A recent listing* of Philadelphia adult kidney transplant programs by The Scientific Registry of Transplant Recipients (SRTR) has listed the transplant program at Thomas Jefferson University Hospital as having the shortest wait times for patients seeking a transplant among programs that have a three-year survival rate of greater than 90 percent. The median wait time for adult patients seeking a kidney transplant at Jefferson was 37 months. Other city hospitals that had comparable patient survival rates following transplant had median wait times of between 62 and 72 months.
The report covered kidney transplant cases from January 1, 2008 through December 31, 2009. During these two years, there were 430 patients on the Jefferson waiting list. Half of the patients listed at Jefferson had received a transplant as of 37 months after being placed on the waiting list, which was shorter than almost all adult programs. Pediatric programs had shorter wait times which is not surprising and is consistent with kidney allocation rules. The single adult program in the region with a shorter waiting time had a significantly worse patient survival post transplant. Waiting times for transplantation differ from facility to facility and also from person to person, depending upon many factors, such as individual medical condition, genetic characteristics and sensitivity of the candidate.
“Patients seeking a kidney transplant at Jefferson have an average wait time of slightly over three years, so waiting is a significant part of their care and is unfortunately a time period when vascular disease progresses.” said Adam Frank, M.D., assistant professor, Department of Surgery at Jefferson Medical College of Thomas Jefferson University.
“Compare that number to the wait times at other area hospitals and there is a dramatic difference. Patients at other hospitals may be waiting as long as six years for a new kidney.”
Highly experienced physicians, nurses, counselors and surgeons in the Division of Transplantation, which is part of the Department of Surgery, work with patients and their families to determine if they are candidates for transplantation, and follow them through post-op care to ensure the transplanted organ is functioning properly. As a leading academic institution, Jefferson’s focus goes beyond patient care and includes active research protocols to advance the clinical experience. The division is led by Cataldo Doria, M.D., Ph.D., Nicoletti Family Professor of Transplant Surgery. In addition to Drs. Doria and Frank, the surgical team also consists of Warren Maley, M.D, associate professor of Surgery; and Carlo Ramirez, M.D., associate professor of Surgery.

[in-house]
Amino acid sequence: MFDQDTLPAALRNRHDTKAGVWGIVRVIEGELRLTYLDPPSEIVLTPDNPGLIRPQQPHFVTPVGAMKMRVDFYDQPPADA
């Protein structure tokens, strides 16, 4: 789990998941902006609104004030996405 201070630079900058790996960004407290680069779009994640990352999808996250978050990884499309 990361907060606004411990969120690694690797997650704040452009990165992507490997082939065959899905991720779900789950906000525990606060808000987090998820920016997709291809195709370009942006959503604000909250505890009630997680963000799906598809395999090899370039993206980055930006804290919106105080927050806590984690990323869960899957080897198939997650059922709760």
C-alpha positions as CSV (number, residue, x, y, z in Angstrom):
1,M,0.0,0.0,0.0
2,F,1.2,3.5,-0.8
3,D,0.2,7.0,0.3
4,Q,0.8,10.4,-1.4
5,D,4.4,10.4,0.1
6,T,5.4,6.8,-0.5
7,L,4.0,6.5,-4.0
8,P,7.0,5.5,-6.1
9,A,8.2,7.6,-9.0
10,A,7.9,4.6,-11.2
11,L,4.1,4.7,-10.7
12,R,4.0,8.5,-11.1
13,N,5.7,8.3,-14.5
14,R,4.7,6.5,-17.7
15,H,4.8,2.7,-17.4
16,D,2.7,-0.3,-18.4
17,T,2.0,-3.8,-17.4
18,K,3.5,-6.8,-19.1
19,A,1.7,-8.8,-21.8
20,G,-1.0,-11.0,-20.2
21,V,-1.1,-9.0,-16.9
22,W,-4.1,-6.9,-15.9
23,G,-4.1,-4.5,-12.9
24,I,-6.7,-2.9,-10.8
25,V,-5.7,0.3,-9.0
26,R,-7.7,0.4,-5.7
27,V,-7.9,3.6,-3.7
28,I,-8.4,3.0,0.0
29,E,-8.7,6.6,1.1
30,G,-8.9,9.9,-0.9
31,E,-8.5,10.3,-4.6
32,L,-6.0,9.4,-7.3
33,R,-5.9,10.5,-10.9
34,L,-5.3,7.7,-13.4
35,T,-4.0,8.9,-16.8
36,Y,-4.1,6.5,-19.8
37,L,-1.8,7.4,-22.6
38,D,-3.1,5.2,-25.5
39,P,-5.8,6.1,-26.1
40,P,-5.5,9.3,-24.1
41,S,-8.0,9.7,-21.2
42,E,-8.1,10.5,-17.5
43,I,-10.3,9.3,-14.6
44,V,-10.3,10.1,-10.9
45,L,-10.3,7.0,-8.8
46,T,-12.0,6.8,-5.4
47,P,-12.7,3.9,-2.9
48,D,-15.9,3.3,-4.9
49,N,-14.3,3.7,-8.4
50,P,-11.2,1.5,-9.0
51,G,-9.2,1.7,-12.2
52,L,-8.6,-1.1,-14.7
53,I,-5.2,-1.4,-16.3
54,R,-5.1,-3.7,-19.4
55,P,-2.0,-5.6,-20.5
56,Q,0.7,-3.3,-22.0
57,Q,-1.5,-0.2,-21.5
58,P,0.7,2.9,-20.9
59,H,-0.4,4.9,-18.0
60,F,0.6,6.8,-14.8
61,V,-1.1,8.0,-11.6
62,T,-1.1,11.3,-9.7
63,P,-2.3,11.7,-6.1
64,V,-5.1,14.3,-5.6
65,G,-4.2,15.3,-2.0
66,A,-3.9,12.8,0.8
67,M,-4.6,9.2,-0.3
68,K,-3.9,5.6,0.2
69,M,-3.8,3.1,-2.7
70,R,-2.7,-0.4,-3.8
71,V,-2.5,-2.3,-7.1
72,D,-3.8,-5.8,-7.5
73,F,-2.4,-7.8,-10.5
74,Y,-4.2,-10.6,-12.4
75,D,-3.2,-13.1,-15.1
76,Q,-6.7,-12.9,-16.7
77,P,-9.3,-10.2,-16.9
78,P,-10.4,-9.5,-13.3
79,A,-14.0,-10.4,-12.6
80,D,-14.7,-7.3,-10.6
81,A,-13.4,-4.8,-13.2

The Scientific Registry of Transplant Recipients is a national database of transplantation statistics. Founded in 1987, the registry exists to support the ongoing evaluation of the scientific and clinical status of solid organ transplantation, including kidney, heart, liver, lung, intestine, and pancreas. Data in the registry are collected by the Organ Procurement and Transplantation Network (OPTN) from hospitals and organ procurement organizations (OPOs) across the country. The SRTR contains current and past information about the full continuum of transplant activity, from organ donation and waiting list candidates to transplant recipients and survival statistics. This information is used to help develop evidence-based policy, to support analysis of transplant programs and OPOs, and to encourage research on issues of importance to the transplant community.
Annual Report of the U.S. Organ Procurement and Transplantation Network and the Scientific Registry of Transplant Recipients: Transplant Data January 2008 – December 2009. Department of Health and Human Services, Health Resources and Services Administration, Healthcare Systems Bureau, Division of Transplantation, Rockville, MD; United Network for Organ Sharing, Richmond, VA; Arbor Research Collaborative for Health, Ann Arbor, MI.
The data and analyses reported in the Annual Report of the U.S. Organ Procurement and Transplantation Network and the Scientific Registry of Transplant Recipients have been supplied by UNOS and Arbor Research under contract with HHS. The authors alone are responsible for reporting and interpreting these data.
* Scientific Registry of Transplant Recipients. Center and OPO-specific Reports, July 2009. http://www.ustransplant.org/csr/current/.
Source: Thomas Jefferson University